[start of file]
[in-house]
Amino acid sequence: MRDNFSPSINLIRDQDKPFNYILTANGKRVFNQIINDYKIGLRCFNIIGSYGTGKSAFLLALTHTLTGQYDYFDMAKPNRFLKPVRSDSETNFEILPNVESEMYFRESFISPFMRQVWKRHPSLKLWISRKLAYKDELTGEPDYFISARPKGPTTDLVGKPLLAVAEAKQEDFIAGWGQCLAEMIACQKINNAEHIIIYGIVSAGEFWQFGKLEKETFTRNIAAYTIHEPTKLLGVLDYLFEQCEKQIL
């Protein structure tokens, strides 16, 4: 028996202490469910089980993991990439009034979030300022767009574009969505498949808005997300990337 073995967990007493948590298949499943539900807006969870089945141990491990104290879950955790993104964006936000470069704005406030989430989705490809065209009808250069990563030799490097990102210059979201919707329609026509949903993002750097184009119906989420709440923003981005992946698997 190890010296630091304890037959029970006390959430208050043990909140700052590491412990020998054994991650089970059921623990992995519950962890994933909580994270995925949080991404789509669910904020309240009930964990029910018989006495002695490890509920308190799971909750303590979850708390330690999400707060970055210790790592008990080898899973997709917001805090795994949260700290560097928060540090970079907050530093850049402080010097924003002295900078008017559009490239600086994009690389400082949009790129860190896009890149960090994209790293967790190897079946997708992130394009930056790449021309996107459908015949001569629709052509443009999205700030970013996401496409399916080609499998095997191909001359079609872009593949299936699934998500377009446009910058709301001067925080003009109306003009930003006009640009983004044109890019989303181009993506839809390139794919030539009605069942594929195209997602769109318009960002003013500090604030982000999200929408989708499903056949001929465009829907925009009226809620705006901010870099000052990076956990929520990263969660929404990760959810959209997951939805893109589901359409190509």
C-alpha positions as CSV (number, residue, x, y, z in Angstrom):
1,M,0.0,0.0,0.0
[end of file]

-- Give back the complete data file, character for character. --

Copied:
[in-house]
Amino acid sequence: MRDNFSPSINLIRDQDKPFNYILTANGKRVFNQIINDYKIGLRCFNIIGSYGTGKSAFLLALTHTLTGQYDYFDMAKPNRFLKPVRSDSETNFEILPNVESEMYFRESFISPFMRQVWKRHPSLKLWISRKLAYKDELTGEPDYFISARPKGPTTDLVGKPLLAVAEAKQEDFIAGWGQCLAEMIACQKINNAEHIIIYGIVSAGEFWQFGKLEKETFTRNIAAYTIHEPTKLLGVLDYLFEQCEKQIL
């Protein structure tokens, strides 16, 4: 028996202490469910089980993991990439009034979030300022767009574009969505498949808005997300990337 073995967990007493948590298949499943539900807006969870089945141990491990104290879950955790993104964006936000470069704005406030989430989705490809065209009808250069990563030799490097990102210059979201919707329609026509949903993002750097184009119906989420709440923003981005992946698997 190890010296630091304890037959029970006390959430208050043990909140700052590491412990020998054994991650089970059921623990992995519950962890994933909580994270995925949080991404789509669910904020309240009930964990029910018989006495002695490890509920308190799971909750303590979850708390330690999400707060970055210790790592008990080898899973997709917001805090795994949260700290560097928060540090970079907050530093850049402080010097924003002295900078008017559009490239600086994009690389400082949009790129860190896009890149960090994209790293967790190897079946997708992130394009930056790449021309996107459908015949001569629709052509443009999205700030970013996401496409399916080609499998095997191909001359079609872009593949299936699934998500377009446009910058709301001067925080003009109306003009930003006009640009983004044109890019989303181009993506839809390139794919030539009605069942594929195209997602769109318009960002003013500090604030982000999200929408989708499903056949001929465009829907925009009226809620705006901010870099000052990076956990929520990263969660929404990760959810959209997951939805893109589901359409190509």
C-alpha positions as CSV (number, residue, x, y, z in Angstrom):
1,M,0.0,0.0,0.0